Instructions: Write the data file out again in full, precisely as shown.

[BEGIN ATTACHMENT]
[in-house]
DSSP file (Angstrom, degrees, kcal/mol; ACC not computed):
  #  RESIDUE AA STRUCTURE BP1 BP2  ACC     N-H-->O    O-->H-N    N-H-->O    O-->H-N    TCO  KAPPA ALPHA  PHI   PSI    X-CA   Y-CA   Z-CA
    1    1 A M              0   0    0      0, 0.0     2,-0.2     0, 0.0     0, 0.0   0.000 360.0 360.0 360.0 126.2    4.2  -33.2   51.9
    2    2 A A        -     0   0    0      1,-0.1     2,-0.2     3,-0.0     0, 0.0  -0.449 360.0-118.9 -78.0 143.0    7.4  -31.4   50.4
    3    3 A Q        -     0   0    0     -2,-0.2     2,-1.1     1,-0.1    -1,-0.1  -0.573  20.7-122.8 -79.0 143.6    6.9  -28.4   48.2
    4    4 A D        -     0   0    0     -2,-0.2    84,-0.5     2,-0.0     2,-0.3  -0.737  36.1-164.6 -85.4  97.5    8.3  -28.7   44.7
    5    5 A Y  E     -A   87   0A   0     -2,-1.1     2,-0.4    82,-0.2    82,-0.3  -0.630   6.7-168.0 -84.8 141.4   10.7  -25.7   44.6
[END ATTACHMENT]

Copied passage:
[in-house]
DSSP file (Angstrom, degrees, kcal/mol; ACC not computed):
  #  RESIDUE AA STRUCTURE BP1 BP2  ACC     N-H-->O    O-->H-N    N-H-->O    O-->H-N    TCO  KAPPA ALPHA  PHI   PSI    X-CA   Y-CA   Z-CA
    1    1 A M              0   0    0      0, 0.0     2,-0.2     0, 0.0     0, 0.0   0.000 360.0 360.0 360.0 126.2    4.2  -33.2   51.9
    2    2 A A        -     0   0    0      1,-0.1     2,-0.2     3,-0.0     0, 0.0  -0.449 360.0-118.9 -78.0 143.0    7.4  -31.4   50.4
    3    3 A Q        -     0   0    0     -2,-0.2     2,-1.1     1,-0.1    -1,-0.1  -0.573  20.7-122.8 -79.0 143.6    6.9  -28.4   48.2
    4    4 A D        -     0   0    0     -2,-0.2    84,-0.5     2,-0.0     2,-0.3  -0.737  36.1-164.6 -85.4  97.5    8.3  -28.7   44.7
    5    5 A Y  E     -A   87   0A   0     -2,-1.1     2,-0.4    82,-0.2    82,-0.3  -0.630   6.7-168.0 -84.8 141.4   10.7  -25.7   44.6